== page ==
Tests Discover Likely Carcinogen in Baby Products

Even though some flame retardants were removed from children’s pajamas in the 1970s because of concerns about possible carcinogens, the authors of a new study assert that many baby products still contain potentially harmful amounts of flame retardant chemicals.

The study, published Wednesday in Environment Science & Technology, was based on tests of polyurethane samples from 101 products, including car seats, strollers, rocking chairs, crib mattresses and changing table pads.

The researchers — including specialists affiliated with Duke University, Boston University and UC California, Berkeley — said 36 of the samples contained chlorinated Tris, which the  Consumer Product Safety Commission calls a probable human carcinogen.

In all, 80 of the items contained some kind of fire retardants. Some of the other chemicals found in the products have been linked with thyroid problems, and yet others were found to cause tumors in rats, the study said.

The report said children are at greater risk because of “their frequent hand to mouth behavior” and noted that infants have prolonged, close contact with these products at “very critical stages of their development.”

“Some of these chemicals have been linked to a lowered IQ, reproductive problems, hormone disruption and cancer,” said Dr. Sarah Jannsen, staff scientist with the Natural Resources Defense Council, in an interview with the San Francisco Chronicle. “If this wasn’t concerning enough, only a small number of flame retardants have undergone adequate testing.”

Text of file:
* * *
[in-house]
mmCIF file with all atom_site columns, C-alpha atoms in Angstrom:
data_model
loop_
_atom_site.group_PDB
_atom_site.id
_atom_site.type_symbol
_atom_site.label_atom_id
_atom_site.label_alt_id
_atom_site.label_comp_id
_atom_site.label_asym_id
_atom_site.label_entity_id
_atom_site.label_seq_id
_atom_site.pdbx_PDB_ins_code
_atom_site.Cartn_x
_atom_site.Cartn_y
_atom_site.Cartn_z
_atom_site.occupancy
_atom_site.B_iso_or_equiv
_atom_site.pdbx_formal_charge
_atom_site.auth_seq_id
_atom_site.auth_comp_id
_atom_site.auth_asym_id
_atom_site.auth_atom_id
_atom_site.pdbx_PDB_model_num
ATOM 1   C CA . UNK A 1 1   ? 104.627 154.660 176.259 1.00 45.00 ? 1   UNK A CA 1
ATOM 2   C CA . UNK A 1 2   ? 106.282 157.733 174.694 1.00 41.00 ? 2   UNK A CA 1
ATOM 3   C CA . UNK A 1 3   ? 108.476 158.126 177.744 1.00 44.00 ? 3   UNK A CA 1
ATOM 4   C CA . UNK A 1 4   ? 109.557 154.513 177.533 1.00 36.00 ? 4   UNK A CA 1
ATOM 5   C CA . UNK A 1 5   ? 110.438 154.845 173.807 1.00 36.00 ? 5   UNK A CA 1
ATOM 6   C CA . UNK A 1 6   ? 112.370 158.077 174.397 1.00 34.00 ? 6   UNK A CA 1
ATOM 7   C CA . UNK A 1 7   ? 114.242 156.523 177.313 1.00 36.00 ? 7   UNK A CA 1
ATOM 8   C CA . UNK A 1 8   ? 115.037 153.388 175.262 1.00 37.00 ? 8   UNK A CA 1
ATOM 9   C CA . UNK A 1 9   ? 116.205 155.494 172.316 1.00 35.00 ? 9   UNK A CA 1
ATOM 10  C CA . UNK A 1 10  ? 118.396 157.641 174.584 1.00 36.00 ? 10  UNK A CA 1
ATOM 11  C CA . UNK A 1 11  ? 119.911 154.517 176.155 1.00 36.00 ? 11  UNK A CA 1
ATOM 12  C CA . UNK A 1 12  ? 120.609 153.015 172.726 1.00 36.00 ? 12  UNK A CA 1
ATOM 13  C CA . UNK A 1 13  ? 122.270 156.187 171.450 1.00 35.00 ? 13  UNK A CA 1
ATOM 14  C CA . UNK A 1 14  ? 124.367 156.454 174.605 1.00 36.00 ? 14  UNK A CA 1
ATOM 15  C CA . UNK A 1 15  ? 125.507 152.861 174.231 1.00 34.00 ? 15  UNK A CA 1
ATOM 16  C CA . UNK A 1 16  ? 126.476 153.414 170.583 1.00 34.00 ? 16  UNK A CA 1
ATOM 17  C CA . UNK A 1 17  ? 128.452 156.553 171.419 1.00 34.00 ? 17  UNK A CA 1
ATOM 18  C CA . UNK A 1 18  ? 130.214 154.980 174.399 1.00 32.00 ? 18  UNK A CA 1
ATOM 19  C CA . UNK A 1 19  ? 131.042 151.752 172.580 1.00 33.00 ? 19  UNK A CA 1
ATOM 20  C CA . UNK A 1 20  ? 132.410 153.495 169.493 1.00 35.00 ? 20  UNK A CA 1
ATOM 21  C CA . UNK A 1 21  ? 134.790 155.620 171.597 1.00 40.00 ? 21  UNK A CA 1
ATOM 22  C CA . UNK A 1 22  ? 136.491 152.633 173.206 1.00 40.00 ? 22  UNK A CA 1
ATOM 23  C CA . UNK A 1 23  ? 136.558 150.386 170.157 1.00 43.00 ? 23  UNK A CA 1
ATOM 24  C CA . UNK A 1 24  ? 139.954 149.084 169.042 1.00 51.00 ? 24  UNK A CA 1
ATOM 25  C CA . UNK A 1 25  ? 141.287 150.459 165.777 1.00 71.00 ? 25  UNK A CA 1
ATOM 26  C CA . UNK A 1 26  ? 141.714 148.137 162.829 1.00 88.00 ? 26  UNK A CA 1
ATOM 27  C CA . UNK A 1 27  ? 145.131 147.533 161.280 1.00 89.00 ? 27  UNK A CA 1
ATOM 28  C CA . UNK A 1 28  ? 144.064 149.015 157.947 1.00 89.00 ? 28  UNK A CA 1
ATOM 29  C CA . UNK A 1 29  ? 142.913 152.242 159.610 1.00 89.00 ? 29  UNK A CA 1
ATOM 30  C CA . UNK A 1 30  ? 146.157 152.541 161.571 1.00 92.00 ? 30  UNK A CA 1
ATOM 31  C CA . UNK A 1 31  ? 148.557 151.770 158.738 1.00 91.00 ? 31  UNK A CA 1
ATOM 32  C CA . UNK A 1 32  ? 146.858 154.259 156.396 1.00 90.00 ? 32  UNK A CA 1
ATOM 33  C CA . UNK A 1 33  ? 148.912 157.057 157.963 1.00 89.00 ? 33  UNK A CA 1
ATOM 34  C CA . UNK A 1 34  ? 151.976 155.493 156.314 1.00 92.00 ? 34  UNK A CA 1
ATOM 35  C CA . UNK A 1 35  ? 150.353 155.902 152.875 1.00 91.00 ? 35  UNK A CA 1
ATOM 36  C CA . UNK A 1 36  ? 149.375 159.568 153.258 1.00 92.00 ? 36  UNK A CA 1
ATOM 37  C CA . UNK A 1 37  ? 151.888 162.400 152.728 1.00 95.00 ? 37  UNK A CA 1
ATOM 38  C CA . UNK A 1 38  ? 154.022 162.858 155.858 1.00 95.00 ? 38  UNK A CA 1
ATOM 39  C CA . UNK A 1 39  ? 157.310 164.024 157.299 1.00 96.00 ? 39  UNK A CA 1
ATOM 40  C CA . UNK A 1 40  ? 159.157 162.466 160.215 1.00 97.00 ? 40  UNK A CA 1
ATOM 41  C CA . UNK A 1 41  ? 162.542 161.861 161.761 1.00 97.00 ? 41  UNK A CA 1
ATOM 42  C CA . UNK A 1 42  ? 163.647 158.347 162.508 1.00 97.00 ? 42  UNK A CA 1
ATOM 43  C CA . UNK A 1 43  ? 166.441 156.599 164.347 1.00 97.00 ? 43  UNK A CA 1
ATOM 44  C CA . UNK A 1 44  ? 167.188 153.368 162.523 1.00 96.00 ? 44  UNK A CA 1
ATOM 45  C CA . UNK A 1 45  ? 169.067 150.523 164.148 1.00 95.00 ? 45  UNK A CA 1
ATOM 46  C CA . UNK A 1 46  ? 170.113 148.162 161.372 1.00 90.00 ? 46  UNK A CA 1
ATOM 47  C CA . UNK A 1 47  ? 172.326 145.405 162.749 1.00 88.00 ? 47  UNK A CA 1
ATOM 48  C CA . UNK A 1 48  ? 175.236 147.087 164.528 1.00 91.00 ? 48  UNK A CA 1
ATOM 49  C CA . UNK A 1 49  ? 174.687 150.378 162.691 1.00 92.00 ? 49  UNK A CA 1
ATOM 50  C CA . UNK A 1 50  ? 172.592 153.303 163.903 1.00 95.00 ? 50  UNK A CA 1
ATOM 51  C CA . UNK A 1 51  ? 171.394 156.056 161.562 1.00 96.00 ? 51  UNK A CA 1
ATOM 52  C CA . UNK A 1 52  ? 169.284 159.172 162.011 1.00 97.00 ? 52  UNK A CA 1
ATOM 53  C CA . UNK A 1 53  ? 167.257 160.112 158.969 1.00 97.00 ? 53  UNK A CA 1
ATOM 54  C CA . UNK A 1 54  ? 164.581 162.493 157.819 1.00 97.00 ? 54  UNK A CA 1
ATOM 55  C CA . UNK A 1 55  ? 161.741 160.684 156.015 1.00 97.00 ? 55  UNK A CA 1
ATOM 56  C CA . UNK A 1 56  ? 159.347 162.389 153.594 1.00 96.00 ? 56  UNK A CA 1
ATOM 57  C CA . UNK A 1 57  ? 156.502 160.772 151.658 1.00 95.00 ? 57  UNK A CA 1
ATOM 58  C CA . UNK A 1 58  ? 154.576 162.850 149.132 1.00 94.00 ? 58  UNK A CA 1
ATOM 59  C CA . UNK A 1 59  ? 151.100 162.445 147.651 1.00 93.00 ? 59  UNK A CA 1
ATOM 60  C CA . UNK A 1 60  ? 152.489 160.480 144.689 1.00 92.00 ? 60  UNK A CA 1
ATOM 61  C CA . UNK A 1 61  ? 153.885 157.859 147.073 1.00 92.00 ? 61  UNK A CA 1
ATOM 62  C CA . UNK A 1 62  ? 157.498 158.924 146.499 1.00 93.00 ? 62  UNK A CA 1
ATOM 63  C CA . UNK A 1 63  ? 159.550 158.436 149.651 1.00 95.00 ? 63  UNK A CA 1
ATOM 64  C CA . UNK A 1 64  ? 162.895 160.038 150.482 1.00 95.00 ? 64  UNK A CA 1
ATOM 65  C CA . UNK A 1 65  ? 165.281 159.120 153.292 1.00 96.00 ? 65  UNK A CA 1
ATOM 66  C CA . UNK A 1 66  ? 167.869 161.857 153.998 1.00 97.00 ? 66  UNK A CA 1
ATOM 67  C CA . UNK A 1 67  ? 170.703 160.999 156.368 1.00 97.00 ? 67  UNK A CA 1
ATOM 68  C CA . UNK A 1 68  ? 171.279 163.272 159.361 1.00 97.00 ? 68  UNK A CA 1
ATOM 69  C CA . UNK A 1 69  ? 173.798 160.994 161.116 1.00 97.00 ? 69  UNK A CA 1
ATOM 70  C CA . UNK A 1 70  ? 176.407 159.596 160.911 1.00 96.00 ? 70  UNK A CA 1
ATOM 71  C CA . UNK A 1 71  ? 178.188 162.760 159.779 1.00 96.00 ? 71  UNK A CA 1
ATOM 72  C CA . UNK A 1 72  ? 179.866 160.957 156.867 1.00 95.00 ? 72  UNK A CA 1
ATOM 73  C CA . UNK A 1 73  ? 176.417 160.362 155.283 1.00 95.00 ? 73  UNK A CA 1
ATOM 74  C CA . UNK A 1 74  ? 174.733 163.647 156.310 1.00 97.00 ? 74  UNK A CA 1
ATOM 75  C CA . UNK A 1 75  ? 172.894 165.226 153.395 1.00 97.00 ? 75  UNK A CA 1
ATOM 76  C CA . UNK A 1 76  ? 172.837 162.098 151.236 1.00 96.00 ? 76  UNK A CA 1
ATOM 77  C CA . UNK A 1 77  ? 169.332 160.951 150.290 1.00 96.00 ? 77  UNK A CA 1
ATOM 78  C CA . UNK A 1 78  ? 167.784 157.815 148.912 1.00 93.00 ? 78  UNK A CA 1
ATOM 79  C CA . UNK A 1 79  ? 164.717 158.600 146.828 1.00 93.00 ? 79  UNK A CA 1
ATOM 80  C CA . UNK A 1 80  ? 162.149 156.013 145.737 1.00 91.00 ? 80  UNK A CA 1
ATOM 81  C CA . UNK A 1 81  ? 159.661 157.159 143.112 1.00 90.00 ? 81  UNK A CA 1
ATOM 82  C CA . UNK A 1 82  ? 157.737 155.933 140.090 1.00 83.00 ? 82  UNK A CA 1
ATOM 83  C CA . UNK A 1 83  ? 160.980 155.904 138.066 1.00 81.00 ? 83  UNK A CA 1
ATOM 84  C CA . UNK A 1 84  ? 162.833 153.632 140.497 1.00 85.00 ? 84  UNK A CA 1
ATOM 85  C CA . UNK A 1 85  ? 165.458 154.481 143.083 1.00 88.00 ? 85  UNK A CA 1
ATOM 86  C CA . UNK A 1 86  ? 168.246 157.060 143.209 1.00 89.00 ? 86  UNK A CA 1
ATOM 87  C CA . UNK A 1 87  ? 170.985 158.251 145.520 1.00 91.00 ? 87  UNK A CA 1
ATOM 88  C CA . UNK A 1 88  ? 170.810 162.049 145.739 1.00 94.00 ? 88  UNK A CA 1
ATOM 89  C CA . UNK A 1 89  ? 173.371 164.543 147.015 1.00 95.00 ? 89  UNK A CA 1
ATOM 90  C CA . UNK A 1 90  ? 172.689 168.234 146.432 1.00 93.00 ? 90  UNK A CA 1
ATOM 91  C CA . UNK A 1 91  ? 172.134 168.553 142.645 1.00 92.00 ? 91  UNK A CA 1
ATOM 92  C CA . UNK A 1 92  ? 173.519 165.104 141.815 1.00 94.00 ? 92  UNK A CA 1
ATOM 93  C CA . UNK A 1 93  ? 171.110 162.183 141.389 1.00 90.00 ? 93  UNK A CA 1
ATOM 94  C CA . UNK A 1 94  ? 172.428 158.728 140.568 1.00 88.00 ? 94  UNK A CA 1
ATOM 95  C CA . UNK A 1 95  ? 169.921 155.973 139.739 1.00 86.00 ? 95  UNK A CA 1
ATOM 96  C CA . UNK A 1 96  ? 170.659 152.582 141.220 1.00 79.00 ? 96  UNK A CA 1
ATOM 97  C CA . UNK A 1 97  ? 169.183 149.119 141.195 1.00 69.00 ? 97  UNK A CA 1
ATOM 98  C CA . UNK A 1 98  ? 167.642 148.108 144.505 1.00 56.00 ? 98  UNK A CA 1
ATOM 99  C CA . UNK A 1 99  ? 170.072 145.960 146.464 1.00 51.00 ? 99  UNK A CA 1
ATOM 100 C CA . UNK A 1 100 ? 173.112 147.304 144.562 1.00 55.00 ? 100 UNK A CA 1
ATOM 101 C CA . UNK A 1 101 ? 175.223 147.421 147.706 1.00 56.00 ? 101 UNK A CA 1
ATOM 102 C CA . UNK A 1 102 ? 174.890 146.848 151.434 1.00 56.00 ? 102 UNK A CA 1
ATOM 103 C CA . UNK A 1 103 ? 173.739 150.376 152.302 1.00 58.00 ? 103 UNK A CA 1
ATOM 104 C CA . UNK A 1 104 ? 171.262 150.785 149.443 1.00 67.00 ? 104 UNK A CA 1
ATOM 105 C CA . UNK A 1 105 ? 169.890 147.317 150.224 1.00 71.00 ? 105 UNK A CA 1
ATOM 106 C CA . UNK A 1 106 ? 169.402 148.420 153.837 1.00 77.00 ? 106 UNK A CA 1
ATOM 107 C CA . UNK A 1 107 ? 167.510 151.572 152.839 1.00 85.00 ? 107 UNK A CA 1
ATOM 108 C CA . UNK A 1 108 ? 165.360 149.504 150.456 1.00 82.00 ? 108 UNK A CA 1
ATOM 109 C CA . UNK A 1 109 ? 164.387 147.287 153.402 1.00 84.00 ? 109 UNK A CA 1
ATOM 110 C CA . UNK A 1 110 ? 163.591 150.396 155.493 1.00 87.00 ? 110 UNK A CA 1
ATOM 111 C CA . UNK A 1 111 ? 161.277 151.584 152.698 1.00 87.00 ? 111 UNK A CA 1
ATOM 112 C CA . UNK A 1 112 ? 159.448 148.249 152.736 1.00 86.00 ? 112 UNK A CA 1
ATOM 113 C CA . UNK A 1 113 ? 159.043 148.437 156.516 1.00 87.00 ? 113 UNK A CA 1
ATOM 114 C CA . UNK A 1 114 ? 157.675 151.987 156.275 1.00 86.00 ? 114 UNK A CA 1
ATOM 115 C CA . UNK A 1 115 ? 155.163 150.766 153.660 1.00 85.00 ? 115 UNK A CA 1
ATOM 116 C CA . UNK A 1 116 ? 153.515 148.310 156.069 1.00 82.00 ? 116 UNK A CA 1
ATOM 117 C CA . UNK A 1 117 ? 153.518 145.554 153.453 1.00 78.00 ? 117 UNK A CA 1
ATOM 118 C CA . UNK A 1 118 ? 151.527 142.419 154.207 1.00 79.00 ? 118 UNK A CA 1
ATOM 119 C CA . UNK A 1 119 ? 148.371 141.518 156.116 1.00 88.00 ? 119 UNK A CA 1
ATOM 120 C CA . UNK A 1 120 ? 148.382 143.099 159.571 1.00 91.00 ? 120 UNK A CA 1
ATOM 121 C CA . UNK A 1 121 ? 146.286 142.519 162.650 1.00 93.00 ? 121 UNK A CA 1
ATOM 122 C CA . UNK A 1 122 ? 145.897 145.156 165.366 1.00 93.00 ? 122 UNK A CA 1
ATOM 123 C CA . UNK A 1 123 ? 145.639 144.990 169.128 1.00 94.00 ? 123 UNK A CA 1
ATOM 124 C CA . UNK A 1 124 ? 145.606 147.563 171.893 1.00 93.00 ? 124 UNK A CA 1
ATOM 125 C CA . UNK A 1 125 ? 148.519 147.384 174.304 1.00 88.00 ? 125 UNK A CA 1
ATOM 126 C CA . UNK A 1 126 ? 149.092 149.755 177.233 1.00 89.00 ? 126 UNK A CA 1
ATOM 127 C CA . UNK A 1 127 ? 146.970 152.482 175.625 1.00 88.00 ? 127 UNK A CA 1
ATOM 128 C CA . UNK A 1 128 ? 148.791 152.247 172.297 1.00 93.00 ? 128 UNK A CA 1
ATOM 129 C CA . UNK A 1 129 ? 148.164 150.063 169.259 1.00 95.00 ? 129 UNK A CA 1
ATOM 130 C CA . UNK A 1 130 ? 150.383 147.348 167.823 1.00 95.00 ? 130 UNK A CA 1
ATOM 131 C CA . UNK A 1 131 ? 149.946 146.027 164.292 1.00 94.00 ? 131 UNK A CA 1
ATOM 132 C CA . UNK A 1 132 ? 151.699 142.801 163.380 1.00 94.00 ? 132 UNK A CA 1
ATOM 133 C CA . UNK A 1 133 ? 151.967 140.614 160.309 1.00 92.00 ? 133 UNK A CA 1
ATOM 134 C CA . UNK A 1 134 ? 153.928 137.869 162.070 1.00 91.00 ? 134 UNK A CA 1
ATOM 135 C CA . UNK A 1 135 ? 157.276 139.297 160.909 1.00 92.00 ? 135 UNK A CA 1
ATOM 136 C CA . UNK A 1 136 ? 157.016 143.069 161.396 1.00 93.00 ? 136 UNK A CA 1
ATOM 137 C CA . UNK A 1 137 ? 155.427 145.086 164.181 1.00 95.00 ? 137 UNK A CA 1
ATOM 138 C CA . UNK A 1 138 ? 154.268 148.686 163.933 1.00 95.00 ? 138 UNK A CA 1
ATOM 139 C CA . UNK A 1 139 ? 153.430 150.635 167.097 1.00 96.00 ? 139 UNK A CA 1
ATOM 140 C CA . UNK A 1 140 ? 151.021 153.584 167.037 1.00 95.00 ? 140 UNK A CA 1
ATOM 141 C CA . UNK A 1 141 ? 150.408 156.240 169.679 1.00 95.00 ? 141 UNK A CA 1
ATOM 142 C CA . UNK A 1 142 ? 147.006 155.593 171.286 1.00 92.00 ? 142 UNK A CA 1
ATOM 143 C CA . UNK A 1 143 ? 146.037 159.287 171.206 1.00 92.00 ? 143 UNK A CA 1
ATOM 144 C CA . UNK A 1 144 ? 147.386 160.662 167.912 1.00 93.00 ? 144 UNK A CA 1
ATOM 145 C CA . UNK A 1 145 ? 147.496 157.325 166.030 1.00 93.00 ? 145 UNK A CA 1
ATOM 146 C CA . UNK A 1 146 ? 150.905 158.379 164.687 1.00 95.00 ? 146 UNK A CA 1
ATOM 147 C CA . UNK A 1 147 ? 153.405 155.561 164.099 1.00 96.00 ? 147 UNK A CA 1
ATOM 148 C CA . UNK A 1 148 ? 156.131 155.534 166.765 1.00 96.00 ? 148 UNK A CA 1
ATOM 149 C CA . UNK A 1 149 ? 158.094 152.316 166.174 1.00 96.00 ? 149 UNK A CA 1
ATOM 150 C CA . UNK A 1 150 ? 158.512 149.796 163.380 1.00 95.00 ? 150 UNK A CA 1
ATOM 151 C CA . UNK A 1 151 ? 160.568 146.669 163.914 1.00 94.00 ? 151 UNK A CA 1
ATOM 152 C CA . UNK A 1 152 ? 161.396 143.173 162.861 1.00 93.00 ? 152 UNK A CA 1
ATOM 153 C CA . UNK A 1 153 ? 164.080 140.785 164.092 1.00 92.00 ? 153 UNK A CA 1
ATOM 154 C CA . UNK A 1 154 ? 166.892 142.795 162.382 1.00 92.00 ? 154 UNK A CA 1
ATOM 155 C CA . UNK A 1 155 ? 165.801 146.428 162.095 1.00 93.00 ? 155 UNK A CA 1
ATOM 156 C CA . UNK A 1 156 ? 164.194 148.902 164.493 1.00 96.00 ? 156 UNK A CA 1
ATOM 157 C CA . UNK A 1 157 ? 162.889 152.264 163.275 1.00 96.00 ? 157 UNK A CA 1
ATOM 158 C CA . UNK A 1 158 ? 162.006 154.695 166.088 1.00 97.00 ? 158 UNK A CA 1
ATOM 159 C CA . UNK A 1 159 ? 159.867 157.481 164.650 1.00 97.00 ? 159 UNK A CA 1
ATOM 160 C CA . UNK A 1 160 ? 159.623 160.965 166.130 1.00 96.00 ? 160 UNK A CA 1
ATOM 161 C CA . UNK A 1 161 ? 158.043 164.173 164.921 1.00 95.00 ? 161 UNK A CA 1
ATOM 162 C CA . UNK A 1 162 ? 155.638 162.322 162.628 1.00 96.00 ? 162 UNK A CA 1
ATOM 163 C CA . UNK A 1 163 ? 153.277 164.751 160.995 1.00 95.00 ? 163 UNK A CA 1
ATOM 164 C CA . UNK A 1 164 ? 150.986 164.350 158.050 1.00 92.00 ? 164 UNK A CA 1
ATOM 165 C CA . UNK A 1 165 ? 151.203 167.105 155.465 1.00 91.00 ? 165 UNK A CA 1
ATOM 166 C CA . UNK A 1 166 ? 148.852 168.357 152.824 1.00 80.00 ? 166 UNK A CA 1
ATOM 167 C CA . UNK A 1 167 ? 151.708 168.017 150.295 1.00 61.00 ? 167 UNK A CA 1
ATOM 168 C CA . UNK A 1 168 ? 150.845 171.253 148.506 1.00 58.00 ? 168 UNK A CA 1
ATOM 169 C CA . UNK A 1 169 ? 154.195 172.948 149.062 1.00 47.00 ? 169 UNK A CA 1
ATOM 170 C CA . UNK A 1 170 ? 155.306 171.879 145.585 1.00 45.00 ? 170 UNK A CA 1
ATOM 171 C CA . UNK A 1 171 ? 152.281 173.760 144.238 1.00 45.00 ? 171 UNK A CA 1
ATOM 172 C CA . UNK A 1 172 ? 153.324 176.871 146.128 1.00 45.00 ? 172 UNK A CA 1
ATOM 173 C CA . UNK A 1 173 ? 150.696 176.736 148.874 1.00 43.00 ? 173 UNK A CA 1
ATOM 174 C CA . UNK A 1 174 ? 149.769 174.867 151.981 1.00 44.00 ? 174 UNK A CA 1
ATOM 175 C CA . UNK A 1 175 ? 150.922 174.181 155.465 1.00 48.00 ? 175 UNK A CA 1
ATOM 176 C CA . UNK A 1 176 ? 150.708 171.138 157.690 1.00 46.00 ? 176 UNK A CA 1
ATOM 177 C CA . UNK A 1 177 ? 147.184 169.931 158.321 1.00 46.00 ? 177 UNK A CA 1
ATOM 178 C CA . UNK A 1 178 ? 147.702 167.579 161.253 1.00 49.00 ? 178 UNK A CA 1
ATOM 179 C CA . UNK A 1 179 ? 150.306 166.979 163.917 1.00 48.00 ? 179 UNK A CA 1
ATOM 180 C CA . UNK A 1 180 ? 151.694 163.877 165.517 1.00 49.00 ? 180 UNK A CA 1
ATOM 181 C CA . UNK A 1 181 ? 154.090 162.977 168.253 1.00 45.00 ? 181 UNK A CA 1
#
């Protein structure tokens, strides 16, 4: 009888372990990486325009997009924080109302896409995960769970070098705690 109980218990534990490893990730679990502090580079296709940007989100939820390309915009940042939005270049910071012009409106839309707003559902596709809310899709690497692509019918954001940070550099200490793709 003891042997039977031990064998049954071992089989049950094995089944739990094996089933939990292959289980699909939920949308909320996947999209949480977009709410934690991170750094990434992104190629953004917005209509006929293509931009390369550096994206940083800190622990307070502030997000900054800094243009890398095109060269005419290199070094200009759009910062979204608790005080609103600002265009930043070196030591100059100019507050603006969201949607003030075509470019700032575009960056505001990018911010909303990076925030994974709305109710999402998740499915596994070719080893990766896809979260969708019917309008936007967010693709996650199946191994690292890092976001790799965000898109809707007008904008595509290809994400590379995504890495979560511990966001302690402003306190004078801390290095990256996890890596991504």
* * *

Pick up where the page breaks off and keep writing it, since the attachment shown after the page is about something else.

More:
A trade group representing the baby products industry, the Juvenile Product Manufacturers Assn., issued a statement questioning whether the flame retardant banned from pajamas in the 1970s is still being used at all.  The substance found in the study, the group said, might be a chemically related, but different substance.

The association’s statement also said that nursery products sold in the United States must comply with “tough federal safety standards” that meet  flammability requirements and also “restrict the use of substances that are harmful or toxic and to which children might be exposed.”

The American Chemistry Council also issued a statement challenging the study. “This study attempts to examine the existence of certain flame retardants in a small sampling of children’s products,” it said. “It does not address exposure or risk.”

In fact, as The New York Times reports, the research did not determine if children absorbed the chemicals. But one of the study’s co-authors questioned why chemicals whose hazards aren’t fully understood are being used in some children’s products.

“Why do you need fire retardant in a nursing pillow?” said Arlene Blum, a biophysical chemist.  “The whole issue is, they are toxic chemicals that are in our homes at high levels, and right now, people don’t know much about it.”

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